Applying the proposed method on clinical data taken on cancerous lung biopsies we show that it reduces effectively artifacts arising from highly reflective structures motion:

*Lung biopsy for cancer detection taken on the LLTech clinical setup. Artifacts arise mainly from mechanical vibration and air conditioning. (a)(d) Original D-FFOCT images computed on the raw stack. (b)(e) Denoised images computed with SVD filtering. (c)(f) Sum of the spatial eigenvectors absolute value removed by the SVD filtering. Red arrows are highlighting cells that were partially masked by motion artifacts.*

## Cumulative sum for deeper imaging

In addition to motion artifacts, a drawback of D-FFOCT compared to standard static FFOCT is the reduced penetration depth. While FFOCT can acquire images as deep as $1~mm$, D-FFOCT is limited to about $100~\mu m$ due to the weak signal level produced by the sample fluctuations we wish to measure. In order to enhance the dynamic signal strength and so improve penetration depth, we propose computation of the dynamic image from the cumulative sum of the signal, rather than the raw signal. Indeed, the model for the dynamic image formation is small scatterers moving in the coherence volume during the acquisition leading to phase and amplitude fluctuations in the conjugated camera pixel. While a pure Brownian motion is stationary, hyper-diffusive displacements are not and we therefore propose to use the cumulative sum to enhance these non-stationarities. Intuitively, summing a centered noise will give a noisy trajectory that stays close to zero whereas if there is a small bias it will be summed for every sample and the cumulative sum will therefore have a slope equal to this bias.

Let us consider an array of random values drawn from a zero centered Gaussian distribution. If the number of samples is large the mean of the array will be close to zero and equivalently the sum of all the samples will also be close to zero. Taking the cumulative sum of such an array gives a so called *Brownian bridge* (the curve starts and ends close to zero and makes a “bridge” between these two points). Theoretically, Brownian bridges are expected to be maximal close to the edges as the probability distribution of the maximum is the third arcsin law which has a typical U-shape. More importantly, the Brownian bridge maximum follows a Rayleigh distribution. If we consider a Brownian bridge $W_s ~ \forall ~ s \in [0,1]$:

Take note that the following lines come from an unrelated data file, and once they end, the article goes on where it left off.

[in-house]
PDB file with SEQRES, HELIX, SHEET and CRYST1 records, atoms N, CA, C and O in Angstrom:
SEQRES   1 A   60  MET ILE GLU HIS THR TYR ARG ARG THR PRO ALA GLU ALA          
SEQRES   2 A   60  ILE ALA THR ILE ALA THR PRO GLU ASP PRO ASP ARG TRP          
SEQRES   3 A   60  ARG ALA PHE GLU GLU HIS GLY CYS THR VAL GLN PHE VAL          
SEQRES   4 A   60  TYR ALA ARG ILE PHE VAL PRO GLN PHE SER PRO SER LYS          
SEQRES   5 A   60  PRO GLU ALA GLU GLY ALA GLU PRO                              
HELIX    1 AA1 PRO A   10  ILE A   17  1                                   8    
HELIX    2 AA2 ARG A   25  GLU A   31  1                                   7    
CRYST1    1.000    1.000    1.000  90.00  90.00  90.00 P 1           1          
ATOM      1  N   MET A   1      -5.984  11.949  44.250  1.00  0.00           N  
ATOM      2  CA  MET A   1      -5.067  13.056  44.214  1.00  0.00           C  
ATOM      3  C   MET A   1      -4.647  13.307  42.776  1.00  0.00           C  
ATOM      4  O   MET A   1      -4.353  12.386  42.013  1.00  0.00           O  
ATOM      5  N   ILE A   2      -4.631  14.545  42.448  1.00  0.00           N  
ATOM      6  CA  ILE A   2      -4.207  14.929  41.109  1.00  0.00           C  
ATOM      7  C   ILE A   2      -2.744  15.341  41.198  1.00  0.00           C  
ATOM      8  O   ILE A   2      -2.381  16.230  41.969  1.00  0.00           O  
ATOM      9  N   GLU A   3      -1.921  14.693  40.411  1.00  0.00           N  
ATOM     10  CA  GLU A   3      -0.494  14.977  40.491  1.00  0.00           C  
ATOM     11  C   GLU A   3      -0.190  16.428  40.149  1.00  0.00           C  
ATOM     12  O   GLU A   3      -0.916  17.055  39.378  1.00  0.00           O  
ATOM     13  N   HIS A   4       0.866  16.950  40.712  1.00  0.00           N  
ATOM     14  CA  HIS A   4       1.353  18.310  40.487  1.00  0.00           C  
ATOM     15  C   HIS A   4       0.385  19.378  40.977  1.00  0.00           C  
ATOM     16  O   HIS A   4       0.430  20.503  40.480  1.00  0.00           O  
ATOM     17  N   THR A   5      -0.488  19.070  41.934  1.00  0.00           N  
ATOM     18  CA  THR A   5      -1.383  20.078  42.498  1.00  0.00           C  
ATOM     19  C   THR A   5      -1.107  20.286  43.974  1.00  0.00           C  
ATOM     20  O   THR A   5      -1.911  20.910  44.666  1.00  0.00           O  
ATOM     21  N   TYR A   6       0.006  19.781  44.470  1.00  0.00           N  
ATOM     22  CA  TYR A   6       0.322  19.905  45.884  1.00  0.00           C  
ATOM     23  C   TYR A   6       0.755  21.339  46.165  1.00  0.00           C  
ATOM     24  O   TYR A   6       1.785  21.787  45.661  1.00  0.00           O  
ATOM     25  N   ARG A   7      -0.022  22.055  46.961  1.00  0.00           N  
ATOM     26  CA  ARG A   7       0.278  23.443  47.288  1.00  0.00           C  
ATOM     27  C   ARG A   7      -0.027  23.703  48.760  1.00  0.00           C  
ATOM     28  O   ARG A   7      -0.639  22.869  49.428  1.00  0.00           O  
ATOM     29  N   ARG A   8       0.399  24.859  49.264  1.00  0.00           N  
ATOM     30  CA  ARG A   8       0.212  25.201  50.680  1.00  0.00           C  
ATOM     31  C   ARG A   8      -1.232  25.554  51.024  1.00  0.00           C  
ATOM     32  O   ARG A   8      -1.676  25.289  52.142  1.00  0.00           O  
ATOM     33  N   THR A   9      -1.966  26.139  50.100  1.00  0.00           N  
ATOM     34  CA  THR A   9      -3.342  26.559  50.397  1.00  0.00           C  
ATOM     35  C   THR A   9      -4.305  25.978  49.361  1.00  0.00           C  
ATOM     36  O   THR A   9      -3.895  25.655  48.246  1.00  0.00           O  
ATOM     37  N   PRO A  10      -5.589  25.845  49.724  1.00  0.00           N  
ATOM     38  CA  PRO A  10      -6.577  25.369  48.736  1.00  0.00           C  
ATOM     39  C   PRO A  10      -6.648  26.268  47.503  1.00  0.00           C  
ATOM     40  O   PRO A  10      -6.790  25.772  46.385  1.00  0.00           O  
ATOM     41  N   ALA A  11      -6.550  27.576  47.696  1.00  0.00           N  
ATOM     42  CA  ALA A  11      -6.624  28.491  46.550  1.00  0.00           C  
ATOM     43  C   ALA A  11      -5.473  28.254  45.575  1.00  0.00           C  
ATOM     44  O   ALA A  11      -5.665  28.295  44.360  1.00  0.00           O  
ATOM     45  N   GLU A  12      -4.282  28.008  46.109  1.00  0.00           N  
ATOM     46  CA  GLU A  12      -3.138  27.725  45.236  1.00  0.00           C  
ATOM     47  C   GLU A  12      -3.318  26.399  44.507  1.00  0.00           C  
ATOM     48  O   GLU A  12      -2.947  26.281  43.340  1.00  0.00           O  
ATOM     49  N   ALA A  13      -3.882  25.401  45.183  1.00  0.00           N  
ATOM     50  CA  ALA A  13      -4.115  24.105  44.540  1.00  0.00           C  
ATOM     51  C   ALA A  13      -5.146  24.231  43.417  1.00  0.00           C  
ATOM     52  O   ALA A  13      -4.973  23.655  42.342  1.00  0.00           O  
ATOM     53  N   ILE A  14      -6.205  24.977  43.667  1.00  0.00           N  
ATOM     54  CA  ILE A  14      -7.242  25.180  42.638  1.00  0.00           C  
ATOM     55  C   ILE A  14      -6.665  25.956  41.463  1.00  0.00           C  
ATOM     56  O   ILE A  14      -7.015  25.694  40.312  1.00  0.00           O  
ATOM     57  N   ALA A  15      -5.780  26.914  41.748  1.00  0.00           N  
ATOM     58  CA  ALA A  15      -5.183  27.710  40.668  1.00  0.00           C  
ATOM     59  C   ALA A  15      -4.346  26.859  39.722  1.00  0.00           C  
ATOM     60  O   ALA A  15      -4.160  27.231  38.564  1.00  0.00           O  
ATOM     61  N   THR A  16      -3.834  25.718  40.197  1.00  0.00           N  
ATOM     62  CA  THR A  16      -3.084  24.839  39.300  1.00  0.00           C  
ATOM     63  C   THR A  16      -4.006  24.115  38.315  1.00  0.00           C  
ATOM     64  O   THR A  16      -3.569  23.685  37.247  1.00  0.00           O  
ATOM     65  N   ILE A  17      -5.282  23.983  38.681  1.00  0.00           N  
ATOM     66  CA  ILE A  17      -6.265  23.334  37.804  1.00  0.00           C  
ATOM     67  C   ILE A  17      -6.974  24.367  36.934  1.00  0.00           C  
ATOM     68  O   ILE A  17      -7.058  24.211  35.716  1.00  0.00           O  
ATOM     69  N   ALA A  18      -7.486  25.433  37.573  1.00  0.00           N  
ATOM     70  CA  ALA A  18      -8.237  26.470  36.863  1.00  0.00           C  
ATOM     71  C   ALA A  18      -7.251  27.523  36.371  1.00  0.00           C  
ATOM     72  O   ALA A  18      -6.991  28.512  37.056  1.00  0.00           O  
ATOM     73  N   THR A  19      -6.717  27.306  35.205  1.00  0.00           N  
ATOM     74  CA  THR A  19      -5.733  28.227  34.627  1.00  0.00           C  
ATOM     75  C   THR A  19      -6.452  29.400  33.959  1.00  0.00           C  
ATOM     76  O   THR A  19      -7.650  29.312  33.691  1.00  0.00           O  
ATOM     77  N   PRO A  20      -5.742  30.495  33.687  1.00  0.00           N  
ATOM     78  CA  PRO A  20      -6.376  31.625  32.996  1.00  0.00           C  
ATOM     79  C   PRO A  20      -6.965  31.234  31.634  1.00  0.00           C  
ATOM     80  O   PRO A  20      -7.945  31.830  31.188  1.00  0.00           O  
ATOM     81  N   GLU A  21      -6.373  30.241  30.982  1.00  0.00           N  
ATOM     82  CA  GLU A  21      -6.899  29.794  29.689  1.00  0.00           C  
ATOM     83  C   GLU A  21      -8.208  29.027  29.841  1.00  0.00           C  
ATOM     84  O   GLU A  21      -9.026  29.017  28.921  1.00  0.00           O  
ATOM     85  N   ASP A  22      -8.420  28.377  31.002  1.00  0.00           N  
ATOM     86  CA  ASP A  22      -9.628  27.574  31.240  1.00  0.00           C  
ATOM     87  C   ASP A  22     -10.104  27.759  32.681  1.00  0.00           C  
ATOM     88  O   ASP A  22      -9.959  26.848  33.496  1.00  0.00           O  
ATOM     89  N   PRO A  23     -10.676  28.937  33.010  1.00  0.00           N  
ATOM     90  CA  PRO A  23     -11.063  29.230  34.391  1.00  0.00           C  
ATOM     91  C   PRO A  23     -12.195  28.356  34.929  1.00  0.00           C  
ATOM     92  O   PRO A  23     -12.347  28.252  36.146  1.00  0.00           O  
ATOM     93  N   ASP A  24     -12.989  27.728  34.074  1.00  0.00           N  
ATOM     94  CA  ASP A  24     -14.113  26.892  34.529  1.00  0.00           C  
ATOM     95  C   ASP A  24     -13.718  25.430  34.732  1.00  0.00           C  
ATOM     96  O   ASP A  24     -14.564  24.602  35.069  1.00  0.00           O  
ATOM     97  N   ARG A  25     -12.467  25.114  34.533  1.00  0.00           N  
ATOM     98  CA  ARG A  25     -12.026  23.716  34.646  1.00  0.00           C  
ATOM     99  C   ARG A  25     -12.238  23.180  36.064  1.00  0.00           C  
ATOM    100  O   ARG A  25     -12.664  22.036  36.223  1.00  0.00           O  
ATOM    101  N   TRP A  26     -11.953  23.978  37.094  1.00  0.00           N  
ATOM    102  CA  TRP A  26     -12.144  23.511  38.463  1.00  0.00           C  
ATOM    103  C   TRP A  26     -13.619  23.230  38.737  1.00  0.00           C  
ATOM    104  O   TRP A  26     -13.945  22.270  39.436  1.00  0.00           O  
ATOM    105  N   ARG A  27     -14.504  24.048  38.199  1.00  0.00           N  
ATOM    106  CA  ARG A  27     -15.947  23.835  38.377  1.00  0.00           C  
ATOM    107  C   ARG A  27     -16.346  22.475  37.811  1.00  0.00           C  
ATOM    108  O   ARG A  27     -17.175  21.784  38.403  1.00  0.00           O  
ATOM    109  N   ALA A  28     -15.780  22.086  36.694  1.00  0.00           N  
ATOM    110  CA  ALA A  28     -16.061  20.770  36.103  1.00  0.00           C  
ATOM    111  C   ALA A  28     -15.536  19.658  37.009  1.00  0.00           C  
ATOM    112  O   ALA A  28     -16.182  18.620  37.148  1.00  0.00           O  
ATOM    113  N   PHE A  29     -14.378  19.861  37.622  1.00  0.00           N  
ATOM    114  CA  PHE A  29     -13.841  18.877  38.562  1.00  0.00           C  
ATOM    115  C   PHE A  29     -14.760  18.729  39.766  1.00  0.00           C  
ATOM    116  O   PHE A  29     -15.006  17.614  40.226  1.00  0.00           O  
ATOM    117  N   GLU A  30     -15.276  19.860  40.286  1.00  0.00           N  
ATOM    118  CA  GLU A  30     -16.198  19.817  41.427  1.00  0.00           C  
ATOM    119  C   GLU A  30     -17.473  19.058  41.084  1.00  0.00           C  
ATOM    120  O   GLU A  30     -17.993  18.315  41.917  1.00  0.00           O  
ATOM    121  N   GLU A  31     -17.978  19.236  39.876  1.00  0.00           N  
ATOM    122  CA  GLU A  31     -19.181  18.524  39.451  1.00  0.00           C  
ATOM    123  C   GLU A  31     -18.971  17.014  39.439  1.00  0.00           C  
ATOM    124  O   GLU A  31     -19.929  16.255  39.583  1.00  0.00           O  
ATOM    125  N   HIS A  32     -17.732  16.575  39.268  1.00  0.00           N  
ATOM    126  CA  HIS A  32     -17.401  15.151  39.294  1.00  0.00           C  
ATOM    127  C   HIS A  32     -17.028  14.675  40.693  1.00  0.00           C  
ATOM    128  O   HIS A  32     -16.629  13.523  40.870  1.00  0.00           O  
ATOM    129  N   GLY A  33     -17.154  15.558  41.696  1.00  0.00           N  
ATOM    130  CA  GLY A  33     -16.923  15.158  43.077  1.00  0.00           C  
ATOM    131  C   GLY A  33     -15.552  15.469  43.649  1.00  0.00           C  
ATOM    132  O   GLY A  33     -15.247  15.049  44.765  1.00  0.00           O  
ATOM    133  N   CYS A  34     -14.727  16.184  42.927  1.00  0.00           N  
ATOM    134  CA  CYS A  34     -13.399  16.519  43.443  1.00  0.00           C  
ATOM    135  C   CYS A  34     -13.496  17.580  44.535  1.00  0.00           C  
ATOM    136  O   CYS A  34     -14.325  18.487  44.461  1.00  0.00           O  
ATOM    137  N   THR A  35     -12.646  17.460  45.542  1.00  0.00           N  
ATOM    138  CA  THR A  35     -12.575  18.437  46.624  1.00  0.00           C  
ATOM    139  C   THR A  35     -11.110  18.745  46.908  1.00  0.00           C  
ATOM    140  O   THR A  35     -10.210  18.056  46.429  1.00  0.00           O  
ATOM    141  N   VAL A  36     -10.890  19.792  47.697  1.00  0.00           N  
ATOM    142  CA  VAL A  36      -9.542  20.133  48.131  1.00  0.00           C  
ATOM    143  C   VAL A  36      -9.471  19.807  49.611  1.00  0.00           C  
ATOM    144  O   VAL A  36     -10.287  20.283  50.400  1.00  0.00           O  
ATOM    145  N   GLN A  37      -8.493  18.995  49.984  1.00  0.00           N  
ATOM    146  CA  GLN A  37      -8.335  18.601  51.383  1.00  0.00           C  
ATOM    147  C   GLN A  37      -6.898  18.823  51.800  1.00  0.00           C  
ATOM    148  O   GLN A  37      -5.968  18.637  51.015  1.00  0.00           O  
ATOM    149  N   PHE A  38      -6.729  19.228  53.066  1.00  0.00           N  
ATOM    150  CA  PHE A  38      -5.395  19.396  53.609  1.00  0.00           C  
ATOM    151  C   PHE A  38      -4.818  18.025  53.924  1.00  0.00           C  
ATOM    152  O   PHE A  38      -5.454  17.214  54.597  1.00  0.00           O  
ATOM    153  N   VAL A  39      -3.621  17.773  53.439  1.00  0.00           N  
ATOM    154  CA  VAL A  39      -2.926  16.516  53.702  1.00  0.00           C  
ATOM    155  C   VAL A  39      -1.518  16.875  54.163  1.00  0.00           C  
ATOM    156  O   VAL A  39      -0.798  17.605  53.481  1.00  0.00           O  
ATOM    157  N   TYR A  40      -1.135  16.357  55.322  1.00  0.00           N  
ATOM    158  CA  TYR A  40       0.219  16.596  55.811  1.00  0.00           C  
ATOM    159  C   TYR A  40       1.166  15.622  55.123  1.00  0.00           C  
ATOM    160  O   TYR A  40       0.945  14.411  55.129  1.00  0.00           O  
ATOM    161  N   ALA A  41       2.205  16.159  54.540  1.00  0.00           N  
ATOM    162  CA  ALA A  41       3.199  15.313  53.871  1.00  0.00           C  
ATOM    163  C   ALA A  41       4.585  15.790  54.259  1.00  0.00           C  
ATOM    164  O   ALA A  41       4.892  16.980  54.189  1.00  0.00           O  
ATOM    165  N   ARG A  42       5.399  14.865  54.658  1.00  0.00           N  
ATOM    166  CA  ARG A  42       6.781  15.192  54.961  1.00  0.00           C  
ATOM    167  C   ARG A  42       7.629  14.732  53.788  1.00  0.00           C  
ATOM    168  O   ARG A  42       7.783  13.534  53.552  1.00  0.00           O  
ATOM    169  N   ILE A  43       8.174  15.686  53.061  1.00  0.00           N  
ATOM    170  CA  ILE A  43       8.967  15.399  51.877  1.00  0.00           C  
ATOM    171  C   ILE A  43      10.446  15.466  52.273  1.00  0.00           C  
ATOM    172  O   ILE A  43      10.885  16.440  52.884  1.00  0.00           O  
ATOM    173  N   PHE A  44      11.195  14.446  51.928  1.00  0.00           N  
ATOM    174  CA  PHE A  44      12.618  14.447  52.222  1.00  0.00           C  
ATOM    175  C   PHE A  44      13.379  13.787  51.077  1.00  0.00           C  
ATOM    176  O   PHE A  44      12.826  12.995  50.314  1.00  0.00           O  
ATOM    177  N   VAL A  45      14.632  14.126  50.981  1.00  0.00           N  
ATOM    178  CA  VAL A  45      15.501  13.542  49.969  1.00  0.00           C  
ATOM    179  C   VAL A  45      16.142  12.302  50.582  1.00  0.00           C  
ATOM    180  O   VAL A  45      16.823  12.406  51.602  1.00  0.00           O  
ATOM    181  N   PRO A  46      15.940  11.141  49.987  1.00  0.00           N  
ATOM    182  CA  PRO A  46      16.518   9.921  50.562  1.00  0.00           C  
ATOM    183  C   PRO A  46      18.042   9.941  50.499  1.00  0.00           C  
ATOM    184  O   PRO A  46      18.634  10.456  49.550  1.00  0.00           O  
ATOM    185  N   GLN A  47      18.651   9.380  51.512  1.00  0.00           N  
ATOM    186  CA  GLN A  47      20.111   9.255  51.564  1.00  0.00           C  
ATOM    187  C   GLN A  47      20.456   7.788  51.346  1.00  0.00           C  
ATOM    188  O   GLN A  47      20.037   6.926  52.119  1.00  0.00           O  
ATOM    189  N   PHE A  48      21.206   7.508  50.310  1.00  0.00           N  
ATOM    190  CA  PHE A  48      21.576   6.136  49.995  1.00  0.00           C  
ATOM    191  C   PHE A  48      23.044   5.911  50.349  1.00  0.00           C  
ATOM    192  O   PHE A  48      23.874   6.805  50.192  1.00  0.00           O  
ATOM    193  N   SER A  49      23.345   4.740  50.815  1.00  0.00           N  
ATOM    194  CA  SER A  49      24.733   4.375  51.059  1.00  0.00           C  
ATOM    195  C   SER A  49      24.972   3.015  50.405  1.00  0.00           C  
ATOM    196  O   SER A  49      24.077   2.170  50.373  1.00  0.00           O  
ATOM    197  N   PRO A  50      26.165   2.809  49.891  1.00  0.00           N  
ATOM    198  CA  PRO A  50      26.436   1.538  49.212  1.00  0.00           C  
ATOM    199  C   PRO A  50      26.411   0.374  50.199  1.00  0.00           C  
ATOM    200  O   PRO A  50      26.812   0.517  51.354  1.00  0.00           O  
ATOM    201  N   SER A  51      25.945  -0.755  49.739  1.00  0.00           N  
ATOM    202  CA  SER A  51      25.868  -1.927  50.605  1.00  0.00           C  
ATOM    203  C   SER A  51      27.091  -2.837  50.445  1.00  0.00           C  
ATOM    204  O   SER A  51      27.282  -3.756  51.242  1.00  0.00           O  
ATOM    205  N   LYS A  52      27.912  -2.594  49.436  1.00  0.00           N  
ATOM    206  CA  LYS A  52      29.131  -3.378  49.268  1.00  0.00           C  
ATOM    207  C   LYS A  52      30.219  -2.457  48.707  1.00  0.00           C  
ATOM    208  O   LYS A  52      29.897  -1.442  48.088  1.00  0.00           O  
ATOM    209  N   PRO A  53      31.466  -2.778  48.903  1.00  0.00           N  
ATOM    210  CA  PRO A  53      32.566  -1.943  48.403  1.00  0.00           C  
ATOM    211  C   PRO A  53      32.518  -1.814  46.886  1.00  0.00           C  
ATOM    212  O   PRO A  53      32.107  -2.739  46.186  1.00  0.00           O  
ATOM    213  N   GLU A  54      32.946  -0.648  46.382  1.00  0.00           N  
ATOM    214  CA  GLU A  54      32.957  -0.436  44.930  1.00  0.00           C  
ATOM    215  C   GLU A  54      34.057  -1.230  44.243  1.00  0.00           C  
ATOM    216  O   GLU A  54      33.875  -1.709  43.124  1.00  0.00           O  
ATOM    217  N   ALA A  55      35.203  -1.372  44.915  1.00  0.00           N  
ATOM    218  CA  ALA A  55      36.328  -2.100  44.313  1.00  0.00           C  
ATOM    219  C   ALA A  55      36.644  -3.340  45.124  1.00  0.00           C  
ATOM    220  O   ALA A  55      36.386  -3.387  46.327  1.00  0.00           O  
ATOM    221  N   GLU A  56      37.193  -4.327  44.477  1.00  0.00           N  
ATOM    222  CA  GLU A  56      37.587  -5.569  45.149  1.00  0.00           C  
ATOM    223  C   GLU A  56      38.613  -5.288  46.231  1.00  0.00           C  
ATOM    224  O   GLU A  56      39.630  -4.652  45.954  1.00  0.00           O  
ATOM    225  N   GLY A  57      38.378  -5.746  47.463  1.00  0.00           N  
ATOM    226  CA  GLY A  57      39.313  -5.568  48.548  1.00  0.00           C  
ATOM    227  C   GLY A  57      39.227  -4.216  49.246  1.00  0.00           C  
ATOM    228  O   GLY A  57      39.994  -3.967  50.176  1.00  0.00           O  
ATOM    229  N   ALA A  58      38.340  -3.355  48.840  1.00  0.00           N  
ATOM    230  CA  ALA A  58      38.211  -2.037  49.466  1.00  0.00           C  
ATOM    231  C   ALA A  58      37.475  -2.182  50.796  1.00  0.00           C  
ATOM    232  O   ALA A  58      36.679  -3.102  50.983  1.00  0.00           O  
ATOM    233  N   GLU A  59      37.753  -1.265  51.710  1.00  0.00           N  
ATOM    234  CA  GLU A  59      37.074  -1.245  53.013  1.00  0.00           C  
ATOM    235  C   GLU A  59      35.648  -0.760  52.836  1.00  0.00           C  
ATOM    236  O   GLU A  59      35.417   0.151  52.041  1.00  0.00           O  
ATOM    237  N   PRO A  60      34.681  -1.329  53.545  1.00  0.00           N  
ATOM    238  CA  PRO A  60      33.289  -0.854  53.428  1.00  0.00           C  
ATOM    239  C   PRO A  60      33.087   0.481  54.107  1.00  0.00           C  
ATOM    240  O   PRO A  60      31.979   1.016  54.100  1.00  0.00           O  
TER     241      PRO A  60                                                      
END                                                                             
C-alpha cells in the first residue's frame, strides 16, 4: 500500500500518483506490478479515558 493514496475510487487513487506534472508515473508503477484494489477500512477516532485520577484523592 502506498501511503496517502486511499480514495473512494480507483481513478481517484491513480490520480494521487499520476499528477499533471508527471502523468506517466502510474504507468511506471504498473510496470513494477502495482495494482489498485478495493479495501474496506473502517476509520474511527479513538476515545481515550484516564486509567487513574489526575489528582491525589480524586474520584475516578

where $W_M$ is the supremum of the bridge and $\mathbb { P } [ W_M \leq u ]$ is the probability of the supremum being less than $u$. According to the Rayleigh distribution, the Brownian bridge maximum must therefore scale as $\sqrt{t}$ with $t$ scaling as the number of frames. Now, if there is a bias in the distribution, which is the case if a scatterer is moving with constant velocity in the coherence volume, the cumulative sum will scale as $\frac{t}{2}$ due to the slope introduced by the bias. It will also be either always positive or negative and the maximum will be reached around the center of the bridge. The cumulative sum will therefore exhibit a completely different behavior for centered noise than for actual motility signals, leading to a better signal to noise ratio on dynamic images. Note that for Brownian bridges it is often observed that the function changes sign regularly (the probability of sign changes is also well established, which is not the case when there are non-stationarities.

### Results

The dynamic image is computed by taking the average of the maxima of the absolute values of the running cumulative sum:

\[I'_{dyn}(\boldsymbol{r}) =\frac{1}{N} \sum_i max\left(|CumSum\left(I(\boldsymbol{r},t_{[i, i+\tau]})-\bar{I}(\boldsymbol{r},t_{[i, i+\tau]})\right)|\right)\]where $CumSum$ is the cumulative sum operator, $N$ is the total number of sub-windows, $\tau$ is the sub-windows length so that $t_{[i,i+\tau]}$ is the time corresponding to one sub-window and $\bar{I}(\boldsymbol{r},t_{[i, i+\tau]})$ is the signal mean on the sub-window. We tested the proposed method with $\tau=50$ on the photoreceptor layer of an explanted macaque retina at $85~\mu m$ depth that presents a horizontal gradient of SNR.

*(a) Simulation of Gaussian noise with and without bias and their cumulative sum. The maximum reached by the cumulative sum is 3 times higher with the bias. (b) Dynamic image of a macaque photoreceptor layer using standard deviation. (c) Dynamic image of a macaque photoreceptor layer using the proposed method based on cumulative sum. (d) Histogram of SNR for 192 single cells segmented in (b) and (c). Segmentation results are shown in the top right corner. The gain in SNR for this data set is 1.96 on average for each cell.*